Predoctoral Fellows (2024-2025)


Stephanie Wu
Academic Advisor: Briana J Stephenson / Michael D Hughes
Jemar is a fifth year PhD student in the Department of Biostatistics. Stephanie’s research interests were motivated by a collaborative research project mentored by Dr Hughes in which she considered outcome-dependent case-cohort designs nested within a tuberculosis/HIV cluster randomized trial being undertaken by the ACTG. With program faculty member, Dr Hedt-Gauthier, Stephanie also worked on statistical methods and tools for World Health Organization protocols on laboratory- based, clinic-based, and sentinel surveys that allow countries to assess levels of acquired HIV drug resistance using remnant viral load specimens. These two projects and coursework led to a broader interest in high dimensional clustered data of the type that arises in nutritional studies. Her thesis research therefore led to a focus on statistical methods to address clustering of high dimensional exposure variable and their association with outcomes, with applications to nutritional epidemiology and infectious diseases. Her first thesis paper presents a new statistical method that uses a supervised Bayesian clustering framework to account for complex survey designs when analyzing high-dimensional dietary data and their association with disease outcomes.

Maxwell Wang
Academic Advisor: Jukka-Pekka Onnela
Christina is a fourth year PhD student in the Department of Biostatistics. Max’s research interest is in the use of contact network information for applications in clinical trials and epidemic response. Currently, he is exploring methods for simulation-guided Bayesian inference for epidemics. In particular, he is considering a method dubbed the MDN-ABC, which allows for the flexible use of Approximate Bayesian Computation without the need to specify summary statistics or make any parametric assumptions about the form of the posterior distributions. Max hopes to expand this framework to handle situations where epidemics are only partially observed (event times and contact networks are not fully known). In one project he focused on the subject of clustered randomized trials (CRTs). In situations where a CRT is run in conjunction with a spreading contagion, he sought to show via simulation that features of a contact network (e.g., distance to nearest affected neighbor) can be used in generalized estimating equation (GEE) augmentation. This augmentation strategy can lead to both improved efficiency and power in effect estimation.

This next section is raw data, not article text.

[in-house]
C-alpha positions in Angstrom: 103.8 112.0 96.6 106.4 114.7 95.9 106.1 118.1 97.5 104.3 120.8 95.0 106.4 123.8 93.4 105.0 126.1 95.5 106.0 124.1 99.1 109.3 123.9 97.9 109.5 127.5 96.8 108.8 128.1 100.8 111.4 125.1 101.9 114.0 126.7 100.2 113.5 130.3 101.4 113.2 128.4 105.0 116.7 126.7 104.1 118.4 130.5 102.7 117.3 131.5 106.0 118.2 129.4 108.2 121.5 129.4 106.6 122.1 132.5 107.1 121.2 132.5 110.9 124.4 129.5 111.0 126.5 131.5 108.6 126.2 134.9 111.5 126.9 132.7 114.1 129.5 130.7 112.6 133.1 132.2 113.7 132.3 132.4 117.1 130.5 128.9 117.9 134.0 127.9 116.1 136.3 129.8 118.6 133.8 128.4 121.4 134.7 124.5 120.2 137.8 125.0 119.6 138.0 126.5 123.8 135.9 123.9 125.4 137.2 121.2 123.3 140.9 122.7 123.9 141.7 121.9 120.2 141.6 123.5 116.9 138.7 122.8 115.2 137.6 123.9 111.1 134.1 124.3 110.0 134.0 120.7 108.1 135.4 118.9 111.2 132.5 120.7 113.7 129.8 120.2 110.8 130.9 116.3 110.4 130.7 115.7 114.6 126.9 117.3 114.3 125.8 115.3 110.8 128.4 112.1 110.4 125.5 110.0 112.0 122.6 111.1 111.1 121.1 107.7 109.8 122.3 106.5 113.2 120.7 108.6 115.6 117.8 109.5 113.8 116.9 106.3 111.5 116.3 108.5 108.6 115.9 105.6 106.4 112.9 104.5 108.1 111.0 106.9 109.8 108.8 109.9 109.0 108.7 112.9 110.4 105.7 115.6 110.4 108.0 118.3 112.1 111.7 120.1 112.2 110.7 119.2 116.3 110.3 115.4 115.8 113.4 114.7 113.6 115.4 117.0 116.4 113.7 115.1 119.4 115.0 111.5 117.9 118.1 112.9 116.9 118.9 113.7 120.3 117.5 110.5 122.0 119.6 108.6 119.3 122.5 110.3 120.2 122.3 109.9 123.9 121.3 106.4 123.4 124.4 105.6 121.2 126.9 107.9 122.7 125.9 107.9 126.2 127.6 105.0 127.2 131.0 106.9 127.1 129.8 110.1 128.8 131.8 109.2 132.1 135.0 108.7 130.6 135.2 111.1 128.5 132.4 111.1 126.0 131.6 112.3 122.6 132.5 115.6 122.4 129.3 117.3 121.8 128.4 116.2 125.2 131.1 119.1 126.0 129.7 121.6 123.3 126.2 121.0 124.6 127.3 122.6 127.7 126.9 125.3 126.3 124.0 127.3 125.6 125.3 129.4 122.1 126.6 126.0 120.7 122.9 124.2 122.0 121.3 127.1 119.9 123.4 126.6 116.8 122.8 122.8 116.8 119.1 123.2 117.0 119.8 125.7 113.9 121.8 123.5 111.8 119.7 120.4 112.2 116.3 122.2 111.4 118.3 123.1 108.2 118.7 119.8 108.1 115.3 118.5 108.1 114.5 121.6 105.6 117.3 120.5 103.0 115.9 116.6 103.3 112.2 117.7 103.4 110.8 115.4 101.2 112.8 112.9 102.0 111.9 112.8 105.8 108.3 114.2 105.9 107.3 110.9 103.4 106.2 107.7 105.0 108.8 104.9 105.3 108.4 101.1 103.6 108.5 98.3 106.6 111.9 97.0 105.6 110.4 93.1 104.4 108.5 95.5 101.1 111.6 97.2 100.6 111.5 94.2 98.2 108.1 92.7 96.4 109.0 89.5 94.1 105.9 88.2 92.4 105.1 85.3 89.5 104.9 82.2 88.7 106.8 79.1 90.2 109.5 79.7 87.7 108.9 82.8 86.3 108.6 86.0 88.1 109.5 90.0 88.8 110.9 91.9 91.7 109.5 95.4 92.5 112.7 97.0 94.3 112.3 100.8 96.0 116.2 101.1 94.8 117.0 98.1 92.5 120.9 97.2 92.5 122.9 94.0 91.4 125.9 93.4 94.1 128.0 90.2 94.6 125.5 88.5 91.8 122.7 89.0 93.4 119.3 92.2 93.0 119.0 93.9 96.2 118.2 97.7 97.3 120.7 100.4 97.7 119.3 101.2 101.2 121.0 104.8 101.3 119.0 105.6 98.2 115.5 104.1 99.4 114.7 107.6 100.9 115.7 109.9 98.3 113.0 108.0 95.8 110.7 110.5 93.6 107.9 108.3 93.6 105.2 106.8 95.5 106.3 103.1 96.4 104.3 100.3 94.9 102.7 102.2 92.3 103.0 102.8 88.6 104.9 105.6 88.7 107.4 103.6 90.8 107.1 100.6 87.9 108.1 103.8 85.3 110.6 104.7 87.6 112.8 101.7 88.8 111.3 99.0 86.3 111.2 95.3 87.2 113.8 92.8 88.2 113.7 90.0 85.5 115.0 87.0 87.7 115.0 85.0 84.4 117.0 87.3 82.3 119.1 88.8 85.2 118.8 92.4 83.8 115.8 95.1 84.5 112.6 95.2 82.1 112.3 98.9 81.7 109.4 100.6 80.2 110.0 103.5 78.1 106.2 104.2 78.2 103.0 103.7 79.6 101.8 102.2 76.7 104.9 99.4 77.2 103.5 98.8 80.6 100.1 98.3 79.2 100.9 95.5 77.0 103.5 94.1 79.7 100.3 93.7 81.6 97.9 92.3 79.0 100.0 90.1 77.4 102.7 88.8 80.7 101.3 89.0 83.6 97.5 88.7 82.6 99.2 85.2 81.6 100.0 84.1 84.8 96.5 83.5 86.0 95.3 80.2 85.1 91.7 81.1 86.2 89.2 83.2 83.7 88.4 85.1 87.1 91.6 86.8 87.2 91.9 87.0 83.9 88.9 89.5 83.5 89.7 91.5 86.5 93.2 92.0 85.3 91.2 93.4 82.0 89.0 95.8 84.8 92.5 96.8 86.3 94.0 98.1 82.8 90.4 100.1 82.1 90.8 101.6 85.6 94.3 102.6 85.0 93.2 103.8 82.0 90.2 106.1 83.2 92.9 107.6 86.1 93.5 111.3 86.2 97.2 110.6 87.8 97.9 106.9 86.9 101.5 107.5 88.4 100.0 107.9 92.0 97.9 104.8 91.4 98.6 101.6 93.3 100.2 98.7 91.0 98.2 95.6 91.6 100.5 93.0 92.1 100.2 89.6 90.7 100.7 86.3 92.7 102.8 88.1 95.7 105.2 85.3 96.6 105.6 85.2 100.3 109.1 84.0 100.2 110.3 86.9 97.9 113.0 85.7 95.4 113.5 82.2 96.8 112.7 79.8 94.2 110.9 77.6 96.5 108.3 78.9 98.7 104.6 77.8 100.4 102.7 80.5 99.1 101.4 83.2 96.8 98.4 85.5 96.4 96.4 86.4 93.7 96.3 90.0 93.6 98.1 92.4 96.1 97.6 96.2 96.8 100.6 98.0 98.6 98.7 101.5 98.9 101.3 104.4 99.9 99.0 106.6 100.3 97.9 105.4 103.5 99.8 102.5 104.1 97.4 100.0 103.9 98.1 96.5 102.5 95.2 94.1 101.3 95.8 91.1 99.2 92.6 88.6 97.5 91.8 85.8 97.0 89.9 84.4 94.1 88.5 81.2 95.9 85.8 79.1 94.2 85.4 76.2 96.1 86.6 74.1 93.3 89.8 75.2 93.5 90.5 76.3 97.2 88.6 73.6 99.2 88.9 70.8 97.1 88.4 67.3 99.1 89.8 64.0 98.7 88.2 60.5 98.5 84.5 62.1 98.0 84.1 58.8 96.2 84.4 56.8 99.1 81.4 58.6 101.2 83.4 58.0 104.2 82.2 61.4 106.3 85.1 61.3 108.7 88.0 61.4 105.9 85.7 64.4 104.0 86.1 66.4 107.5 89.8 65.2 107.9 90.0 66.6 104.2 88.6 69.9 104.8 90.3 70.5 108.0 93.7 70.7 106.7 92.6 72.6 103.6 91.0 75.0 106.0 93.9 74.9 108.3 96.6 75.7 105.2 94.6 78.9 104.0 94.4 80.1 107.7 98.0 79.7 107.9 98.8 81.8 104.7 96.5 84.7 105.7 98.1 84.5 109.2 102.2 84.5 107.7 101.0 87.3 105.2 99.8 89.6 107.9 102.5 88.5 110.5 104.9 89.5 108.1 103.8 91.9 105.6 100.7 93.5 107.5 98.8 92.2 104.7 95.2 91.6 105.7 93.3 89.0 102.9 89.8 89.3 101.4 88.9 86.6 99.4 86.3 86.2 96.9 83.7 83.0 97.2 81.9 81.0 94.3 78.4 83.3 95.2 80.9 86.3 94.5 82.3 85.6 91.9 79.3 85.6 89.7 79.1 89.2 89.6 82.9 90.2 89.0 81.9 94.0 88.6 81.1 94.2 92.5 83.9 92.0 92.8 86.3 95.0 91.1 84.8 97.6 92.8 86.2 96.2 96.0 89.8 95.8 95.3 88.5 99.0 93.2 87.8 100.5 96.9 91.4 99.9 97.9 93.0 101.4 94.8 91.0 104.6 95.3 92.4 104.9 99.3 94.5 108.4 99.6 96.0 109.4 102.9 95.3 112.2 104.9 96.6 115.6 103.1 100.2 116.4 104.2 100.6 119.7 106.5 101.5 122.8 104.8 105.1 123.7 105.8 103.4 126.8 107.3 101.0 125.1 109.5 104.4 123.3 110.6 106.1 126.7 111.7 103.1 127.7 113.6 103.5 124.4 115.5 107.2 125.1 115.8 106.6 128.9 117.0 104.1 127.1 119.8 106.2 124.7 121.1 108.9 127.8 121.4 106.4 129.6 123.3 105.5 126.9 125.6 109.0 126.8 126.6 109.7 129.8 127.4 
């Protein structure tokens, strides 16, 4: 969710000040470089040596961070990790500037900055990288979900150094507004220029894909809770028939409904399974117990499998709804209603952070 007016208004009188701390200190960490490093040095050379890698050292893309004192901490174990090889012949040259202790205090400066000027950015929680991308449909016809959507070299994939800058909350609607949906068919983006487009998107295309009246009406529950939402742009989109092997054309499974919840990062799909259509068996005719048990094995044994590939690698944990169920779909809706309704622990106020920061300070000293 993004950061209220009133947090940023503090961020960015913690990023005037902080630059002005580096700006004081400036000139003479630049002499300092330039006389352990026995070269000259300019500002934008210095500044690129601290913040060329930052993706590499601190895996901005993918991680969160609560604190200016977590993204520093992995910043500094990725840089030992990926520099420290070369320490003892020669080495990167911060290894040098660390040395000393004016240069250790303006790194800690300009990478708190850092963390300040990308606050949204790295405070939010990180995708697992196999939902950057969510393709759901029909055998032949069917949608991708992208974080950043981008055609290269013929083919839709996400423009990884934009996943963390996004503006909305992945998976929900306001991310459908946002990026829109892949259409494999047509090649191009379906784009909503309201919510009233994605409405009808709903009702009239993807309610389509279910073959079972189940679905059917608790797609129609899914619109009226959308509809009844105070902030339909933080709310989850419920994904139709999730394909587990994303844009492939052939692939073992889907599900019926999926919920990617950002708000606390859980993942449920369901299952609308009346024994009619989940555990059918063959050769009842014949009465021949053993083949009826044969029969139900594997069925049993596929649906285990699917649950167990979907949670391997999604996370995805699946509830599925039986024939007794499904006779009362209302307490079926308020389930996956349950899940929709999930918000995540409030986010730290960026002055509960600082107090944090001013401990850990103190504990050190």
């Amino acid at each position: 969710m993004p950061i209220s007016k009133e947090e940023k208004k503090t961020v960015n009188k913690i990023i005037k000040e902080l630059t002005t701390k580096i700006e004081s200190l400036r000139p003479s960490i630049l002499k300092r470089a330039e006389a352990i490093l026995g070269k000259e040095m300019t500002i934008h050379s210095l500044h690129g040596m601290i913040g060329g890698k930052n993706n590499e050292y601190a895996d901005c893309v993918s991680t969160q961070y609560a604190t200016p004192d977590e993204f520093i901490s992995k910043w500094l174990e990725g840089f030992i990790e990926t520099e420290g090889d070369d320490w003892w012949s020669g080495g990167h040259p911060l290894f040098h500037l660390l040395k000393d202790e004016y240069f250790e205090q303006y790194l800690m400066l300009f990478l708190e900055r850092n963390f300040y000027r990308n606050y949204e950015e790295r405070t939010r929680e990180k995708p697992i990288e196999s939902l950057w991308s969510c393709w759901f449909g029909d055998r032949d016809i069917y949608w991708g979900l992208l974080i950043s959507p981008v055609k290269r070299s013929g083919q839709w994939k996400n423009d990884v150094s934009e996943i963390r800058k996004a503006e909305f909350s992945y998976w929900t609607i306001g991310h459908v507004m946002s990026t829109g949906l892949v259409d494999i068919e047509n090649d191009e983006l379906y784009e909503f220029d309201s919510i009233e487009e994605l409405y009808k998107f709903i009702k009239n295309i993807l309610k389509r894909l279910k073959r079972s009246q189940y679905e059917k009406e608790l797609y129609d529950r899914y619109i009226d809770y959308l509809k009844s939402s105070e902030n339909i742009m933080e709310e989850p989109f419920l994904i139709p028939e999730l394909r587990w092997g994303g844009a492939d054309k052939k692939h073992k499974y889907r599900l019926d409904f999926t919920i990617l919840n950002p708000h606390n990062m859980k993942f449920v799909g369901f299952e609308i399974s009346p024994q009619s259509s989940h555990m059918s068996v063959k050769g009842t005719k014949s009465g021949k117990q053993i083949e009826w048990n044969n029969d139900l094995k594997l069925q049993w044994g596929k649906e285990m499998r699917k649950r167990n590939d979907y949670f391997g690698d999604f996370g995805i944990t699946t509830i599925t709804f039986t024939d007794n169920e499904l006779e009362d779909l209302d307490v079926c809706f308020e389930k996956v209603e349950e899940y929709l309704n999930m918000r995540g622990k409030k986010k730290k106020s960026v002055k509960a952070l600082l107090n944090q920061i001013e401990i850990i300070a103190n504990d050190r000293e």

Daniel Xu
Academic Advisor: Rajarshi Mukherjee
Daniel is a fourth year PhD student in the Department of Biostatistics. Daniel is interested in developing methods for causal inference in the semi-supervised setting. Daniel is currently working on two projects. In the first project, he is seeking to understand the performance of a novel estimator of the average treatment effect in the semi-supervised setting where the outcome is missing at random, as well as apply it to a real-world dataset. This project is nearing completion. In the second project, he is seeking to understand the performance of estimators of quantities relevant to causal mediation in the semi-supervised setting, and then again to apply the resulting estimator to a real-world dataset. Simulation studies and theoretical results have already been conducted for both projects.

Keith M Barnatchez
Academic Advisor: Rachel Nethery
Keith is a third year PhD student in the Department of Biostatistics. Keith’s research interest is in methods for causal inference when exposure or confounding variables are subject to measurement error. The initial goals are 1) to review the concepts of causal inference and measurement error in a unifying framework, and 2) to provide a comprehensive review of the existing methods for addressing measurement error in causal inference, with simulation studies to assess their relative performances. Over the past year he has developed a simulation study that compares the performance of several causal effect estimators that address measurement error (either in the exposure variable itself or in a confounder). He is also working on a causal inference method for flexibly addressing numerous types of measurement error, with the ability to accommodate varying study designs. He has proved various theoretical properties of the method and developed simulation studies to compare the control variates estimator to current gold-standard methods under various plausible conditions. Currently, Keith is working with investigators at Vanderbilt University to obtain data for an application that focuses on individuals living with HIV receiving care from the Vanderbilt Comprehensive Care Clinic.

Emma G Krenshaw
Academic Advisor: Jukka-Pekka Onnela